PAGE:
Millennials: a marketer's guide Find out more

Several Twitter users make an interesting point: our general understanding of millennials hasn’t really moved with the times.

This tweet sums it up perfectly: ‘Millennials are out here in their 40s becoming grandparents, but the media still makes us sound like ungrateful teenagers’.

During the pandemic, most businesses have understandably been focused on surviving, rather than keeping track of generational shifts. Meanwhile, millennials have grown up.

This blog celebrates some of the biggest changes for millennials over the last few years, and considers which stereotypes have some truth to them, and which are off the mark or outdated.

1. Three-quarters of ‘generation rent’ now own a home.

Millennials are passing major milestones later than their parents; they’re slower to get married, to have children, and to leave the family home. This is well-known and it tends to be the focus of generational comparisons.

One thing this angle overlooks, though, is the fact they’re much further along than they were pre-pandemic. They’ve moved on over time, and our analyses should move with them.

Chart showing percentages of millennials who are parents, married, or homeowners

For many, lockdowns were a time to focus on the future. Among US millennials in Q2 2020, raising a family was 11th on their list of priorities. Fast forward to Q1 2022, and it’s 5th.

This affects the kind of content and products they’re seeking. For example, there’s been a 16% rise in the number saying good facilities for children/families most impact where they travel since 2020, meaning travel providers may need to tweak their approach.

On the media side of things, millennial parents are more likely to use TikTok and Pinterest than their non-parent counterparts, with hashtags like #familytime raking in billions of views. Many use these sites for parenting and product inspiration, so brands stand to benefit from meeting them there.

There’s also been a 22% jump in millennials watching children’s TV since 2020.

The irony is that growing up has increased their exposure to kids’ content, and they’re not mad about it. In 2020, Disney overtook Harry Potter (the series they supposedly won’t let go of) in terms of millennial fans, and Spider-Man recently passed it too.

Disney’s done well at drawing millennial subscribers to its streaming platform, and animation franchises should keep this group in mind when sketching out new material.

2. The number working in management/senior roles has grown 20% since 2020.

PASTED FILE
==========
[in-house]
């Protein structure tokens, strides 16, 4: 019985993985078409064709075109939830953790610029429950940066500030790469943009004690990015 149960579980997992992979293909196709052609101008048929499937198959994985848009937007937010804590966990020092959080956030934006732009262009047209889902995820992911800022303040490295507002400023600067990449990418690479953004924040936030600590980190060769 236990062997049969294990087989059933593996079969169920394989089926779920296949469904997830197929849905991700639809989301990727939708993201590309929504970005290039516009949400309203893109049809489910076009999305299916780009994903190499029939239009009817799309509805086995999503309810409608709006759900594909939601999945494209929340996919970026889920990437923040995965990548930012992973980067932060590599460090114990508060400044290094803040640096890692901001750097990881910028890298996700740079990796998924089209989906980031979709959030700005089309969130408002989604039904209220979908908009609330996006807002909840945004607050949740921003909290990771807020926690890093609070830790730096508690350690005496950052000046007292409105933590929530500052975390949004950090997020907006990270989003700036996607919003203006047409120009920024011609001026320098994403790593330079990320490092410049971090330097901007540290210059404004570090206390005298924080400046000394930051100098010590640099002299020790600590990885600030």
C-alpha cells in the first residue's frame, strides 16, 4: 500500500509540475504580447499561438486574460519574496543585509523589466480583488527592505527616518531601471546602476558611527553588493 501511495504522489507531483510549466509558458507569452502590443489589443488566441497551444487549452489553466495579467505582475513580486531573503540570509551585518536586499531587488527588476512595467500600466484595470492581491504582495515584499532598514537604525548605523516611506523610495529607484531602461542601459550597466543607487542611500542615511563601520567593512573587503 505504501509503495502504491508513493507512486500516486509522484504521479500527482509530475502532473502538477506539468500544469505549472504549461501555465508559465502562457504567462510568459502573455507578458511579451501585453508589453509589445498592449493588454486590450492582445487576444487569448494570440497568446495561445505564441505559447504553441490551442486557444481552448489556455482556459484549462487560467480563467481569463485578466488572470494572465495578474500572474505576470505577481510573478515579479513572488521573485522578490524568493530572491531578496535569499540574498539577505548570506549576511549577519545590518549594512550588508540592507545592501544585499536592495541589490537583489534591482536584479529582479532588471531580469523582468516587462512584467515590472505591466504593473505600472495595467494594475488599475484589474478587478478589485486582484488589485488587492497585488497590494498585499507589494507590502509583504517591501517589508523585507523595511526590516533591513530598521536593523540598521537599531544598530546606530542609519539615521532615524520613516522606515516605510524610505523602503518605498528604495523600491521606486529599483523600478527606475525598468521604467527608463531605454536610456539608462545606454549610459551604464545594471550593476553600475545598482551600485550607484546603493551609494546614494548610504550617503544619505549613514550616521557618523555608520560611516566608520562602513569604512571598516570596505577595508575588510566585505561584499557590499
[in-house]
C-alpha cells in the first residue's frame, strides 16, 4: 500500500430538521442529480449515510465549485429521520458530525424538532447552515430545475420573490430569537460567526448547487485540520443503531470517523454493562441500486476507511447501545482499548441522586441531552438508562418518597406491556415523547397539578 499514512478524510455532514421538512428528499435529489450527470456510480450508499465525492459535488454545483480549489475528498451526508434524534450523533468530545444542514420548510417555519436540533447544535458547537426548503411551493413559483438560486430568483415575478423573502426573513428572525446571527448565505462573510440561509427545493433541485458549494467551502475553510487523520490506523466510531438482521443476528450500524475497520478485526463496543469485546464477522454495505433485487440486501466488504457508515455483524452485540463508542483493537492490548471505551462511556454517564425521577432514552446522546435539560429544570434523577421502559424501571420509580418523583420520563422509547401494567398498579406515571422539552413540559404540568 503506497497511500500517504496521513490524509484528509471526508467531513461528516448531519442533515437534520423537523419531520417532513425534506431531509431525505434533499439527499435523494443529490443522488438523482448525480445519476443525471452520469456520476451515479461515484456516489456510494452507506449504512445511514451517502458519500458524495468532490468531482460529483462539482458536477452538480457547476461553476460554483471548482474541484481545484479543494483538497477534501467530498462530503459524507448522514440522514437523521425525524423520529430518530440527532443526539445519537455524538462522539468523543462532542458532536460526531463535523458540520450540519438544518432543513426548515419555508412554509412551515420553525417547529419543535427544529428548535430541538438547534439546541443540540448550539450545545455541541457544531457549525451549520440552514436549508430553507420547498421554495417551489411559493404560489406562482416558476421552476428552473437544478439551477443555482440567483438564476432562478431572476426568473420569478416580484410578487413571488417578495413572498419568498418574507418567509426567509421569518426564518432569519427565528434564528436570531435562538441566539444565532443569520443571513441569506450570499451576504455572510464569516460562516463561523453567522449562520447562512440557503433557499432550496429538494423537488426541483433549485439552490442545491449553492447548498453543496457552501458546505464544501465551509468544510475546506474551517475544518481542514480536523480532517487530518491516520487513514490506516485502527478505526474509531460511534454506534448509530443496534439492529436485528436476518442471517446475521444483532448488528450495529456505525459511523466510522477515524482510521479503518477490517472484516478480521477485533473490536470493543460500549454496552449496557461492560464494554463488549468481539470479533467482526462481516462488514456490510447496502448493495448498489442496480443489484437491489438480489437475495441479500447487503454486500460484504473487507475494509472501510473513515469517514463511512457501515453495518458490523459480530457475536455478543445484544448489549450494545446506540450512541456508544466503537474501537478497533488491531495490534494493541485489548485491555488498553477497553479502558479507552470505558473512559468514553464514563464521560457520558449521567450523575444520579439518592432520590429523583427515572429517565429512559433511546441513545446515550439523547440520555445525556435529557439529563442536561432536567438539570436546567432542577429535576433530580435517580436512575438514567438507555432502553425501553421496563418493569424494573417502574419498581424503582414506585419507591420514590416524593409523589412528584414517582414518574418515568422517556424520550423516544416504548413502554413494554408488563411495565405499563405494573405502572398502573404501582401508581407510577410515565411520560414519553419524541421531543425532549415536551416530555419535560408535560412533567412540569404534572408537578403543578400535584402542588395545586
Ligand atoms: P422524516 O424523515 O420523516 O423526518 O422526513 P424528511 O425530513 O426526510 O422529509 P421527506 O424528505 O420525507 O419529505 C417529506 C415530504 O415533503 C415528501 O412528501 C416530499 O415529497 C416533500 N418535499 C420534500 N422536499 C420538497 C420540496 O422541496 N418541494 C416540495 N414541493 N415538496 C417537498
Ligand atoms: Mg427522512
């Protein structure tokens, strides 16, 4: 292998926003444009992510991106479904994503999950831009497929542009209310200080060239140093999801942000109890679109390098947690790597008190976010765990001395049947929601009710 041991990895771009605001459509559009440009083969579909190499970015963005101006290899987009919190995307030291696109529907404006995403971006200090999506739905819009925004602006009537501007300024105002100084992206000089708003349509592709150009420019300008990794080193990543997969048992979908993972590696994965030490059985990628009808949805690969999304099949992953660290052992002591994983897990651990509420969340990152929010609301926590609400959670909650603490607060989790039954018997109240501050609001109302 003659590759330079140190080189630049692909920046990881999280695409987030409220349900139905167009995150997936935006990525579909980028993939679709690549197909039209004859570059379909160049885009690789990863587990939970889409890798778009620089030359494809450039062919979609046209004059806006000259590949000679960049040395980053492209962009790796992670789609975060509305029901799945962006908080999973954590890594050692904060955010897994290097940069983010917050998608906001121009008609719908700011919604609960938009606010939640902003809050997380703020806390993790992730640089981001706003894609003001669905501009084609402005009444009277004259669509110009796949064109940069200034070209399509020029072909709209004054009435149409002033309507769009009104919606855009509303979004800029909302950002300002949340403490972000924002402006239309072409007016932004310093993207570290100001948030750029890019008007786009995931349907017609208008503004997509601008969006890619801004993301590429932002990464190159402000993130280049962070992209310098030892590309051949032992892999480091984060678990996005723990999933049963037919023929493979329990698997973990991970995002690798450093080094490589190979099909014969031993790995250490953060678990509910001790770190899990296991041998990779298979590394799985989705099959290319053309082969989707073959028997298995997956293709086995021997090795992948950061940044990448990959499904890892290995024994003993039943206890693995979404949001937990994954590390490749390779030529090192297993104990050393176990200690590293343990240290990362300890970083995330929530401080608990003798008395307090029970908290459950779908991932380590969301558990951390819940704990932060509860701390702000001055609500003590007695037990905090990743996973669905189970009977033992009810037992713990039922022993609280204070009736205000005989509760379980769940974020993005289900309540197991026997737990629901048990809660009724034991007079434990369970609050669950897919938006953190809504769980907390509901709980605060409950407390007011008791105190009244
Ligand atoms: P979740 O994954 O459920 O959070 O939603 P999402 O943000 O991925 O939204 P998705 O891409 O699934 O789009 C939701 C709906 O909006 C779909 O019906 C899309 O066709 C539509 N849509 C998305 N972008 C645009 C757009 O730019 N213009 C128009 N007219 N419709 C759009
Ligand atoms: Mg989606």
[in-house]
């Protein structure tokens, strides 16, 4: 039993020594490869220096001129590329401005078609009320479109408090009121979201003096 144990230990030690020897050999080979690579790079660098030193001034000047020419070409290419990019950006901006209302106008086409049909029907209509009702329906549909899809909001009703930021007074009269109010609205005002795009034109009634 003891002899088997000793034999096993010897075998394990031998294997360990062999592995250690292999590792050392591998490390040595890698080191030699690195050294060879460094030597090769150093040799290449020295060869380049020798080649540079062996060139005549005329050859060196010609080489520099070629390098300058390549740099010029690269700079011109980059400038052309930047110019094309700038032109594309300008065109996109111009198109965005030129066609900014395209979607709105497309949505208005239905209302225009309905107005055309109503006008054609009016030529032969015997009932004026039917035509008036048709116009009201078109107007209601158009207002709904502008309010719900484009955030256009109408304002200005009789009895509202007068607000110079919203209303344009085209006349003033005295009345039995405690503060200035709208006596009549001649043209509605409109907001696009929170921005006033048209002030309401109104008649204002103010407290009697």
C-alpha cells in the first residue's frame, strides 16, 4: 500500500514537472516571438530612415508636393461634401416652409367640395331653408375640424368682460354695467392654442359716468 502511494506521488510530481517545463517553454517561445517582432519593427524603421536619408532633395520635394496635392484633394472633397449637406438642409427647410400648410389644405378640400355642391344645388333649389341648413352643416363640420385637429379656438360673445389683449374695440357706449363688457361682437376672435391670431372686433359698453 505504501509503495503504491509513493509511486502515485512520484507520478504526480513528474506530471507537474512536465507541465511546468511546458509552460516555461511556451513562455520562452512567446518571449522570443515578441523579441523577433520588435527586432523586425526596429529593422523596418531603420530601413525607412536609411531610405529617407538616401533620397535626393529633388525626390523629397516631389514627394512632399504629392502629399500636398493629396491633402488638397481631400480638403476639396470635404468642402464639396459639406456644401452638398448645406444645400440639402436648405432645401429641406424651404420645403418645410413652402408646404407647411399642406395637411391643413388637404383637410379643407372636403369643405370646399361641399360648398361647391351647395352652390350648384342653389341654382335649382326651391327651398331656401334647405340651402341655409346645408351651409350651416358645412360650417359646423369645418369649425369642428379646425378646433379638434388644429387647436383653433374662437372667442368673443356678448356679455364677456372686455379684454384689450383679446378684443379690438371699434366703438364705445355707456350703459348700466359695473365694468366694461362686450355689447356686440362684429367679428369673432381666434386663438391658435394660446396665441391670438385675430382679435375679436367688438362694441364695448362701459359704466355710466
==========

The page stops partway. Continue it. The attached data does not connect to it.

Pre-Covid, millennials were often credited with changing employer-employee power dynamics, and they’ve climbed the career ladder since then. This has given them even more of an upper hand in today’s job market.

We’re in the midst of a severe worker shortage, with businesses grappling to keep their employees. As the largest generation in the workforce, employers need to stay on top of millennials’ expectations and cater to them as best as they can.

Remote working has been one of the biggest changes to work culture over the last two years, but it isn’t at the top of millennials’ wish list.

Over half want more flexible hours, which is miles ahead of full-time work from home privileges (35%).

Encouragement to switch off outside work and mental wellbeing leave are also up there, which suggests control over how and when they work is more important than where.

This helps explain why millennials see the leading tech companies as the most attractive employers. Tech recruiters tend to be better at speaking the language they want to hear, often highlighting qualities like good work-life balance.

And millennials’ influence on the workplace doesn’t stop there; they’re also leaving their own stamp on hiring. As the most likely generation to use LinkedIn, work-related networking/research is their most distinctive reason for using social media. Going forward, companies should encourage employees to share jobs and posts about company culture, and make the application process as straightforward as possible.

3. 62% think their personal finances will improve in the next 6 months.

Millennials are much more optimistic about their bank balance and the economy than generations before them; this is surprising, given they have less purchasing power.

Our USA research offers more insight into these trends, which will help millennial-focused brands nail their tone of voice and marketing messages in the months ahead.

Chart showing US consumers financial outlook by generation

Millennials have faced two recessions, as well as sky-high student debt and living costs. Economic uncertainty is familiar to them, and they define financial security differently to their parents – with their timeline for buying a house and retiring up in the air. As a result, they’re less likely to say their future financial security is important to them, and globally, they’re the most likely to have a short-term loan.